When the Emperor convened his court there in the morning, he witnessed first an elaborate hour-long ceremony before he turned his attention to business. This was an oddly sensible ritual, combining splendid pomp with a stern dose of reality. As the Emperor was seated, a parade of elephants, horses, and men clad in brilliant armour and rich silks passed in review before the throne in what seemed like an endless train. Musicians seated on the naqar khana across from the Emperor played a vigorous military march. Then, in the midst of the splendid cavalcade, from an open tomb near the throne, the voice of a mullah would be heard over the clamour, reminding the Emperor that he too must die and turn to dust like all other mortal men.
An emperor, sobered by the mullah’s message, might wish to say a silent prayer of supplication or to meditate alone. Crossing the great courtyard, he could retire to the Moti Masjid, or Pearl Mosque. Located in a small secluded corner of the Fort, the tiny mosque was once the private house of worship for the royal harem. Its name derives both from its small size and its pearl-like polished marble. Inside, the mosque’s modest dimensions create a perfect sense of seclusion and peace.
Next door, the emperor could relax in the hot or cold hammam, or baths, reclining afterwards on a warm marble slab heated from below. Or he could step into one of many spacious courtyards such as his grandfather Jahangir’s quadrangle. Here the original foundations of Akbar are all but obliterated, but Jahangir’s carved red sandstone elephants hanging above the doors are a testimony to his and his father’s spirit of religious tolerance; they arc identical to those found in Hindu temples.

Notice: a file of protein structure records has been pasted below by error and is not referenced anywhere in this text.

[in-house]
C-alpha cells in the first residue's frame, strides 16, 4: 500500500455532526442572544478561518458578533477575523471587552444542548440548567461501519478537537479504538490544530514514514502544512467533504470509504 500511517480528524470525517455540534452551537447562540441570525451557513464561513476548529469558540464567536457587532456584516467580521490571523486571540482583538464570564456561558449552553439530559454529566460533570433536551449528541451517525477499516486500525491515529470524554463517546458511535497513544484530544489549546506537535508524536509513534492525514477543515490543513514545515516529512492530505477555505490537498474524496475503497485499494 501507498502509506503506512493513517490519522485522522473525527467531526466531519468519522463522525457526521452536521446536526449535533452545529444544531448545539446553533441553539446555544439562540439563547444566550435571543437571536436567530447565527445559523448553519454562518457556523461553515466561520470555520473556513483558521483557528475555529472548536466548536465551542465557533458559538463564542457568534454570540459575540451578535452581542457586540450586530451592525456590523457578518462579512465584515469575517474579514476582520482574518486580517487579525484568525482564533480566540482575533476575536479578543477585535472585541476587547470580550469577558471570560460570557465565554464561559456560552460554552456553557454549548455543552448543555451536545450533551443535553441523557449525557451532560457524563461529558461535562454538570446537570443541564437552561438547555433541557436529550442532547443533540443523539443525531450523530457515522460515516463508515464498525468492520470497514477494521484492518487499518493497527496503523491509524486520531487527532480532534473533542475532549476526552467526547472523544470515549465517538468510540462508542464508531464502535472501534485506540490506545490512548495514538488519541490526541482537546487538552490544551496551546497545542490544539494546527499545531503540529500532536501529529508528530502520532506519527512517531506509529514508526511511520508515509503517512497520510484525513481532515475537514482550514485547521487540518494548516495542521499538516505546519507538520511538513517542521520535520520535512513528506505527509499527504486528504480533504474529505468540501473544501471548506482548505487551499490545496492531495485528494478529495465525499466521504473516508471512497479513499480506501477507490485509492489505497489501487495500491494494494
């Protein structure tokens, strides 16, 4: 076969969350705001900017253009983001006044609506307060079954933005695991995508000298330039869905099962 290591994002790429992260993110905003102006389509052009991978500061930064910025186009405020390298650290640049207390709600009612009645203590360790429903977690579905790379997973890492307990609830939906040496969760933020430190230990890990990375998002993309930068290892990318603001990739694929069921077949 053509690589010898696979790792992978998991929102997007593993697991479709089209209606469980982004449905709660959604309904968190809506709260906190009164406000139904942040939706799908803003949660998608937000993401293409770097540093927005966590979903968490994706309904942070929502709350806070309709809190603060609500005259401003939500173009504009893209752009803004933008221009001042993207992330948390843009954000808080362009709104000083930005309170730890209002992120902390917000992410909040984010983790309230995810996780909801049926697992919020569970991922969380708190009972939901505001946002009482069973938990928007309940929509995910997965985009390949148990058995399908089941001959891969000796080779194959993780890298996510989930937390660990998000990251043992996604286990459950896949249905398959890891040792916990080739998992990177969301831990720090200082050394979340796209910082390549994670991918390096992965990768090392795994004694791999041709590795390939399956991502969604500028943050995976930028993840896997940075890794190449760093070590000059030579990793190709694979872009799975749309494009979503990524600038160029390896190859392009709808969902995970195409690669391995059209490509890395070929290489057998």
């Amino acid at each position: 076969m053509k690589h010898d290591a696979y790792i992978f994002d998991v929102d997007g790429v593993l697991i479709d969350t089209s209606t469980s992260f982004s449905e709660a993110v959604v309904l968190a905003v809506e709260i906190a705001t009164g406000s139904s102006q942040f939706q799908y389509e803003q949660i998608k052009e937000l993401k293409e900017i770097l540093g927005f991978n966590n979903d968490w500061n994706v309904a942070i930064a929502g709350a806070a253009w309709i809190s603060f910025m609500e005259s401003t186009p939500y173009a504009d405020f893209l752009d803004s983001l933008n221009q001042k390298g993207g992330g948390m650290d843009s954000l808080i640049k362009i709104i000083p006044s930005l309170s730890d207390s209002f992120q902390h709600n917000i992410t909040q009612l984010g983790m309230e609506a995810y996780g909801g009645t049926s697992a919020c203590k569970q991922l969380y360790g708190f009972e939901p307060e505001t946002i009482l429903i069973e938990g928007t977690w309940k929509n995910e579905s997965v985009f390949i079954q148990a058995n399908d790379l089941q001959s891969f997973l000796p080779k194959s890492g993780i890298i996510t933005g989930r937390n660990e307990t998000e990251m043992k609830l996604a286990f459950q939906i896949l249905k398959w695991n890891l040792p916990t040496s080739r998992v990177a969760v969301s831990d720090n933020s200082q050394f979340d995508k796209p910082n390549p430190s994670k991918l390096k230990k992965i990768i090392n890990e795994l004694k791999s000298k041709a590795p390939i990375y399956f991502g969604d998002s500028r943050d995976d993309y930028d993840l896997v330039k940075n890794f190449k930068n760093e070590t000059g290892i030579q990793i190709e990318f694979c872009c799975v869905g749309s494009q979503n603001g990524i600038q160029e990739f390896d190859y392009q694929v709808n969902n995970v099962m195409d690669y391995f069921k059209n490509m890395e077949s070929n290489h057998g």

To the west of the massive quadrangle, beyond more courtyards, Aurangzeb could step through the marble gate into the Shah Burj, the King’s Courtyard — for years, the residence of the royal harem. Here sits the Naulakha Pavilion, so named for the mystical number nine and for the nine lakhs of rupees it took to build it. It is a small white marble building, with a large arched entrance and an extraordinary curved, convex roof, fashioned after Bengali bamboo huts. But its most distinguishing feature is the tiny and intricate inlay work found inside. Agate, jade, goldstone, lapis lazuli and other precious stones are all painstakingly worked into the marble in the forms of delicate flowers and geometric designs. In one of the niches, a tiny floral pattern measuring only two and a quarter by one and three quarters inches contains 102 pieces of inlaid gems. Its windows, screened with exquisite marble fretwork to allow the cool breezes in, overlook the walls of the Fort and the city streets beyond. It was here that the princesses of the harem would sit, watching the busy city, seeing all but unseen by vulgar eyes. The sound of soft laughter might have reached Aurangzeb as he passed by, or perhaps a glimpse of bright silk through the lacy marble screens. Also in this courtyard is the long columned hall known as the Shish Mahal, or Palace of Mirrors. It was originally included in the restricted quarters for the ladies of the imperial harem, and is still a magical place. Myriad tiny convex mirrors set into the stucco from floor to ceiling sparkle with sunlight, candlelight, moonlight, or even — mysteriously — on the darkest evenings. The fairy-like compartments open onto the courtyard of marble mosaic tiles, a circular pool of water includes a modest island platform, reached by a small causeway. Eleven simple arches of delicate pietra dura work offset the busy mirrored hall.